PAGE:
Treatment of Corneal Infections
The cornea is a thin, clear, spherical layer of tissue on the surface of the eye that provides a window for light to pass through. In a healthy eye, the cornea bends or refracts light rays so they focus precisely on the retina in the back of the eye.
There are many diseases that can affect the cornea, causing pain or loss of vision. Disease, infection or injury can cause the cornea to swell (called "edema") or degrade (become cloudy and reduce vision).
Dry Eye Treatment including Punctal Plugs
Dry eye occurs when the eyes aren't sufficiently moisturized, leading to itching, redness and pain from dry spots on the surface of the eye. The eyes may become dry and irritated because the tear ducts don't produce enough tears, or because the tears themselves have a chemical imbalance.
People usually begin experiencing dry eye symptoms as they age, but the condition can also result from certain medications, conditions or injuries.
Dry eye is not only painful, it can also damage the eye's tissues and impair vision. Fortunately, many treatment options are available.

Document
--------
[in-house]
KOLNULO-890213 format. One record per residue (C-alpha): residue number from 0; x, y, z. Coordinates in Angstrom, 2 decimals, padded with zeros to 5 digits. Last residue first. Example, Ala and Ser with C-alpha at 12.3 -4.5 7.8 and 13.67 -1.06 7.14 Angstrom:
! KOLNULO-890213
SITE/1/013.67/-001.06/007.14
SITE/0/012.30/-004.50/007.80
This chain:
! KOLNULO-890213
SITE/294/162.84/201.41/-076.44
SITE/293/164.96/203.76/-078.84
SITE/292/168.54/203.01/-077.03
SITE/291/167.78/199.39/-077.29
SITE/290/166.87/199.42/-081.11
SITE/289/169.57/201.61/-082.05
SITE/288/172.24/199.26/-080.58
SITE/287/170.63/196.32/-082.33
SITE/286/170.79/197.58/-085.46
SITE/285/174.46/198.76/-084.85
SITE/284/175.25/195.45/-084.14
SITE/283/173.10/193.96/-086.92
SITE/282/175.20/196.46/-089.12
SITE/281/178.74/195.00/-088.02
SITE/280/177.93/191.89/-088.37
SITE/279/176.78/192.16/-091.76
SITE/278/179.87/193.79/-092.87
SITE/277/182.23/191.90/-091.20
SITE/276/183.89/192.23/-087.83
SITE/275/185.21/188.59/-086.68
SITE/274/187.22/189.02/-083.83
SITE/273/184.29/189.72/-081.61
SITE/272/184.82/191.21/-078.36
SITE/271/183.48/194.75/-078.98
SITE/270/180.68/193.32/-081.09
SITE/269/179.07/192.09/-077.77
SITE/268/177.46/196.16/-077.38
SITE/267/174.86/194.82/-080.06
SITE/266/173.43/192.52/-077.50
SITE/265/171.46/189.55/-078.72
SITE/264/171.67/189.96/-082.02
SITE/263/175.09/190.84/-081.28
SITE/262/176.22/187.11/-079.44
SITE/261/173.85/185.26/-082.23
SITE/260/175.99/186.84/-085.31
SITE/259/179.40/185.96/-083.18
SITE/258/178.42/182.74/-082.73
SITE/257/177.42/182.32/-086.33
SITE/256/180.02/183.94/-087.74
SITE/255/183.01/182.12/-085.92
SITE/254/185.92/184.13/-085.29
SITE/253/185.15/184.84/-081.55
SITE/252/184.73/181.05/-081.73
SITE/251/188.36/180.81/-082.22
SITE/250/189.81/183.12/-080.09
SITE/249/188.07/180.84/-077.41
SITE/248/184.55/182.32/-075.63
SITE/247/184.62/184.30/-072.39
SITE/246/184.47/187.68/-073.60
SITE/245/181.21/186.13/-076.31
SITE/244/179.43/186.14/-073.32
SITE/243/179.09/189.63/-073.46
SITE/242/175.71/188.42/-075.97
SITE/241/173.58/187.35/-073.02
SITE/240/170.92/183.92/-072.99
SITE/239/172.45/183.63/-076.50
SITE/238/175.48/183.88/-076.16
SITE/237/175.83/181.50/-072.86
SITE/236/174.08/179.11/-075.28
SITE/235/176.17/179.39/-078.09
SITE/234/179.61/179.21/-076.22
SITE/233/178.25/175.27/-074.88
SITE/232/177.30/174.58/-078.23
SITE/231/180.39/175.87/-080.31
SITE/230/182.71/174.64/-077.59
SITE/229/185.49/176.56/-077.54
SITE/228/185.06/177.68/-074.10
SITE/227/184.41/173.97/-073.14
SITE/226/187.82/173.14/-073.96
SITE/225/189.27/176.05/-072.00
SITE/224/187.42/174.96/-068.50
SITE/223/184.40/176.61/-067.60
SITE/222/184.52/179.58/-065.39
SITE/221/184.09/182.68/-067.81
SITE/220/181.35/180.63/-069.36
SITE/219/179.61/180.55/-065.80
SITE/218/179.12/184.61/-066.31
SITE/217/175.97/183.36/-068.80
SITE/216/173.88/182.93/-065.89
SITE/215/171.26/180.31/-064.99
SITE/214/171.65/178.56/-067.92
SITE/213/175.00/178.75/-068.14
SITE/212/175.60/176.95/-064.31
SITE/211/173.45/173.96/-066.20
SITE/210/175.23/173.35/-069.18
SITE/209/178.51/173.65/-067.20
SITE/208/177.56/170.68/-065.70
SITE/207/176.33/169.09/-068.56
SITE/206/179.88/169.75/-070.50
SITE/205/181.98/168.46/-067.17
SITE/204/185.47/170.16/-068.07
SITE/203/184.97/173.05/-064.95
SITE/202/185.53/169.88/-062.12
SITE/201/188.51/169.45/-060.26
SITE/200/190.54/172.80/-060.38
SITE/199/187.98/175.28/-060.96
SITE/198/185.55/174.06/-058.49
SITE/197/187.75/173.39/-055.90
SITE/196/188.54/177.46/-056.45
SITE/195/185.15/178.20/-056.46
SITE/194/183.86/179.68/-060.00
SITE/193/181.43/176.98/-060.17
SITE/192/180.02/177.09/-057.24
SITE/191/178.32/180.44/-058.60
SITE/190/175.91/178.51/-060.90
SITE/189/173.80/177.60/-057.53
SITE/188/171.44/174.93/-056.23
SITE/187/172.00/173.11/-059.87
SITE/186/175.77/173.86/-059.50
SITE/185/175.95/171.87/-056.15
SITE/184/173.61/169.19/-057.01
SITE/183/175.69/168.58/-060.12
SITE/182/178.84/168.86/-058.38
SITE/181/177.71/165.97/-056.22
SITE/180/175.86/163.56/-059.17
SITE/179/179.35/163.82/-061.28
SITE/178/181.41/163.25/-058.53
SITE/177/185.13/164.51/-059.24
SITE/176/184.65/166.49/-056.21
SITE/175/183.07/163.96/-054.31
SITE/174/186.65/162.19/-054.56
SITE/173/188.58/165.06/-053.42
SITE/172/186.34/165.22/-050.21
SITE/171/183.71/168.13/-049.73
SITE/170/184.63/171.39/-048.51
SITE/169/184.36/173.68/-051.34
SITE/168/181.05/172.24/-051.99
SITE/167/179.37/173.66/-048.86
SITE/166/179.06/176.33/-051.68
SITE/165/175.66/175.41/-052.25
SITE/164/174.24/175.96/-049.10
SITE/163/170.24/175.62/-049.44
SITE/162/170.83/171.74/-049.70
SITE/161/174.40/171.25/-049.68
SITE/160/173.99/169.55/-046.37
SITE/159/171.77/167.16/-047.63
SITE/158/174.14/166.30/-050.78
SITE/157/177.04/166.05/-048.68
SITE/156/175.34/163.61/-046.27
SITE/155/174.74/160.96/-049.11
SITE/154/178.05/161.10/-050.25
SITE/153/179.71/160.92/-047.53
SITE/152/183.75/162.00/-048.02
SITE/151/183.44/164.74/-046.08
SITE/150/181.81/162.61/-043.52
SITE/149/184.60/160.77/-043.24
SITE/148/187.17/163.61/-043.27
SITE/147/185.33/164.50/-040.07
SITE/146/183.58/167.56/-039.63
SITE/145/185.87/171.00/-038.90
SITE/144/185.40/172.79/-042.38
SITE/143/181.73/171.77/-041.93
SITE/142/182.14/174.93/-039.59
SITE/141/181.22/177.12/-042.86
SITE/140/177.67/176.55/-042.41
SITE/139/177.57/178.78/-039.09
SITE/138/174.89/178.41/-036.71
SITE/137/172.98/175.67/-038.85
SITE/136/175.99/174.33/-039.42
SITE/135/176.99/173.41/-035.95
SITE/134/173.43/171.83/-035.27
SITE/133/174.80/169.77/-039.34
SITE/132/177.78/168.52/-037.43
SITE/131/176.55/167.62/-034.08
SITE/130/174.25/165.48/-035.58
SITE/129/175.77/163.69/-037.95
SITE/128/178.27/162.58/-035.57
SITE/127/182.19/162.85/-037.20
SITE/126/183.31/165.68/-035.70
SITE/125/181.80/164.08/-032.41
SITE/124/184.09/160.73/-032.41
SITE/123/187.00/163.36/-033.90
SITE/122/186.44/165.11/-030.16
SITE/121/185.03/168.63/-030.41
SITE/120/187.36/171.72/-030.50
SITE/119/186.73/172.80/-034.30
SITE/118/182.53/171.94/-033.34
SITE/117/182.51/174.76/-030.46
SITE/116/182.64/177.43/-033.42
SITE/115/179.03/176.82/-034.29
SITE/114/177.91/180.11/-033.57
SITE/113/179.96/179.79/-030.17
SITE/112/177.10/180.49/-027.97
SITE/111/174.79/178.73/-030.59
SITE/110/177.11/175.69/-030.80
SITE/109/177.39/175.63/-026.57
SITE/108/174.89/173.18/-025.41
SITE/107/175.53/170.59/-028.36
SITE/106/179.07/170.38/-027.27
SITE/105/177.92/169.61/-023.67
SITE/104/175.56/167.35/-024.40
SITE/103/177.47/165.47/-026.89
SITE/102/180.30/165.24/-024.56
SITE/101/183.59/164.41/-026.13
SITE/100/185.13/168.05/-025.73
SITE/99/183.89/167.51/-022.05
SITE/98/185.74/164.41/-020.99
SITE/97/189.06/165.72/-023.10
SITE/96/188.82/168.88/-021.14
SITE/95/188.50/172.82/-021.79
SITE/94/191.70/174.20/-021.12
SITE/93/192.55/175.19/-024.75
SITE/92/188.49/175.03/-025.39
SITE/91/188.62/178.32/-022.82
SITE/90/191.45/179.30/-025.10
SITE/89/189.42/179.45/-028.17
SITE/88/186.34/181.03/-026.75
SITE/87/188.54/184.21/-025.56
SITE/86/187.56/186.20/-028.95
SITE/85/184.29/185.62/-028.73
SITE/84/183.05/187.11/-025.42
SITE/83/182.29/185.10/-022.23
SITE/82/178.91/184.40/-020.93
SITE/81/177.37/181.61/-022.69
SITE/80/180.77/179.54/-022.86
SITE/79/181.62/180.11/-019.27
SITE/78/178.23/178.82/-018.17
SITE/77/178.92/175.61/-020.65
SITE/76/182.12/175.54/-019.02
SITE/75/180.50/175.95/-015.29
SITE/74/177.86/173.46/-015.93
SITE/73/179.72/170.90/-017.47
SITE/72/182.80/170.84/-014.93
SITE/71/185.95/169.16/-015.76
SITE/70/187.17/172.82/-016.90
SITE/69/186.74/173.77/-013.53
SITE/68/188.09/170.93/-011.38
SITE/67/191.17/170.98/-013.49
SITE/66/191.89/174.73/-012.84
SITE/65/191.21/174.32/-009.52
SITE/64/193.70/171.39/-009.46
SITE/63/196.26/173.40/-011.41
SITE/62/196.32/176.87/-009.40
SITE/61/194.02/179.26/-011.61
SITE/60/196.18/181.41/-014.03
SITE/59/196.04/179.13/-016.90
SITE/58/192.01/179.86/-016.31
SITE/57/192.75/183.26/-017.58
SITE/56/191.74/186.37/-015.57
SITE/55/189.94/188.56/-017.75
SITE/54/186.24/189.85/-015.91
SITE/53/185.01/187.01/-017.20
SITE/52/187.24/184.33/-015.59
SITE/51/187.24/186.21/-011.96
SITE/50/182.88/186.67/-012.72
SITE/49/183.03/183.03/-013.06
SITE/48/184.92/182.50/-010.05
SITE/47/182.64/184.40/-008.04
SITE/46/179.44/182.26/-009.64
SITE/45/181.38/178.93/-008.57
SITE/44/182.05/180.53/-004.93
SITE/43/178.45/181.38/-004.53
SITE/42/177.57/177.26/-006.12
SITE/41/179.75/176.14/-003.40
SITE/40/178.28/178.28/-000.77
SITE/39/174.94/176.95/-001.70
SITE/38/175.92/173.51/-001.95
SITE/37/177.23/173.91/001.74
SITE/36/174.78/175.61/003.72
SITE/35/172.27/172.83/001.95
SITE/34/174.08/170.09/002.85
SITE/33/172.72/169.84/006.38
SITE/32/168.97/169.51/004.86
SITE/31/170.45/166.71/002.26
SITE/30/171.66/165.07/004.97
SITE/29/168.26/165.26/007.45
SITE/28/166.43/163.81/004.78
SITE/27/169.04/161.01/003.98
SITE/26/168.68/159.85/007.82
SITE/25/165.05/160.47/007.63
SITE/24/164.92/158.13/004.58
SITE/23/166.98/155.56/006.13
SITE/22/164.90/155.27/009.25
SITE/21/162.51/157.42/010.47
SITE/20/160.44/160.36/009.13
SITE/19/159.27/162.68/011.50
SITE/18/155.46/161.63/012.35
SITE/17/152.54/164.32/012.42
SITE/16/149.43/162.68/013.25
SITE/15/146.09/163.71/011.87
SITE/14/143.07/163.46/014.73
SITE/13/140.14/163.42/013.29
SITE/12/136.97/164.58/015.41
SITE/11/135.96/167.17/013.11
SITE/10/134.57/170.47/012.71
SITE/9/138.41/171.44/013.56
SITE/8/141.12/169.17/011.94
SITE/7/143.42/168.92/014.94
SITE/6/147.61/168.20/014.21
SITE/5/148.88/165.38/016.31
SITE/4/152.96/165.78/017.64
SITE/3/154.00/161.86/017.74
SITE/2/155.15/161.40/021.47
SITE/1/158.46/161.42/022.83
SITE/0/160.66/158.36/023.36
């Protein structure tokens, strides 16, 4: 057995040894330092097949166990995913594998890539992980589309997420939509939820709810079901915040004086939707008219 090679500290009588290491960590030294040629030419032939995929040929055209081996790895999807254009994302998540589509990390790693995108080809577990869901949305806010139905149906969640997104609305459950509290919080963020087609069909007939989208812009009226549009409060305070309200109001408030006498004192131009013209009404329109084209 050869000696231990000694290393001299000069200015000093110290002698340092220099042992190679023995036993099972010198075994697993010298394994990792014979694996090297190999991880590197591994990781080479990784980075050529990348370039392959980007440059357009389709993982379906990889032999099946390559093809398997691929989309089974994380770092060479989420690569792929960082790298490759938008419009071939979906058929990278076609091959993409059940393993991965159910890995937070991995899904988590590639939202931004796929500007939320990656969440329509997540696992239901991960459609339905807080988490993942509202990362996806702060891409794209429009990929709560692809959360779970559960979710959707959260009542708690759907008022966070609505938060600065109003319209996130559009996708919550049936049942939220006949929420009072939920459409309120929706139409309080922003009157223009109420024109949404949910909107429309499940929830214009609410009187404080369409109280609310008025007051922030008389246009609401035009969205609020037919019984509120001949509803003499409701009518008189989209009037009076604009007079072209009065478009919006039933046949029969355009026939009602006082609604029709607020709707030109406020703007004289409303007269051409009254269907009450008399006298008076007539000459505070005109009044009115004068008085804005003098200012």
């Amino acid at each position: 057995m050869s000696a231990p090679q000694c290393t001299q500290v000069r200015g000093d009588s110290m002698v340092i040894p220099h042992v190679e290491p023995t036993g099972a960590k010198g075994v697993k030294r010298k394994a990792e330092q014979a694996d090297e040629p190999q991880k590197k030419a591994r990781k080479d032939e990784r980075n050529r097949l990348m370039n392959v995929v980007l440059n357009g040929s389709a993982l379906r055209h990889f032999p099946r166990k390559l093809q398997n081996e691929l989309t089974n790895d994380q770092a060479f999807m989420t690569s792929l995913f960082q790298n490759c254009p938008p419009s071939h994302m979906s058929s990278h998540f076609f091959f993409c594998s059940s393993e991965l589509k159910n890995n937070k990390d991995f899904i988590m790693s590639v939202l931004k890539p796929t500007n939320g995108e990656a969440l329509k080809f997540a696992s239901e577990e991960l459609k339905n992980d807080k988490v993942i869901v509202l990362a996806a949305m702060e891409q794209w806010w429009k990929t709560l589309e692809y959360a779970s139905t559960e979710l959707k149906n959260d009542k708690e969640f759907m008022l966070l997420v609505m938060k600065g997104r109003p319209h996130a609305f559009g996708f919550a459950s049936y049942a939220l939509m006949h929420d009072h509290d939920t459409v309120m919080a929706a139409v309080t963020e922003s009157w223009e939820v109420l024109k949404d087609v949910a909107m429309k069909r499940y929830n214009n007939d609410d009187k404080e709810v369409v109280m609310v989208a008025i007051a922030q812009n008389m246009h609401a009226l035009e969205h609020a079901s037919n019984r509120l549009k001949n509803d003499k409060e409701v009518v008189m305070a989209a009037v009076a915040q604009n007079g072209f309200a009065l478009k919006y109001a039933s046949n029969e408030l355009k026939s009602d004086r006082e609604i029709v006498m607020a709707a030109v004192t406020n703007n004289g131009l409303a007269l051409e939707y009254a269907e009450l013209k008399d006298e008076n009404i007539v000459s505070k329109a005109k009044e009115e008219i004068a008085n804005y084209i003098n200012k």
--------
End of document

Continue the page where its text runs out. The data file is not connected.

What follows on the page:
Non-surgical treatments for dry eye include blinking exercises, increasing humidity at home or work, and use of artificial tears or moisturizing ointment. If these methods fail, small punctal plugs may be inserted in the corners of the eyes to limit tear drainage, or the drainage tubes in the eyes may be surgically closed. Eyelid surgery is also a solution if an eyelid condition is causing your dry eyes.
We now offer LipiFlow, a new treatment option for patients suffering from dry eyes. To learn more about LipiFlow, please contact our office or click here to view our patient education videos.
Dry Eye and MGD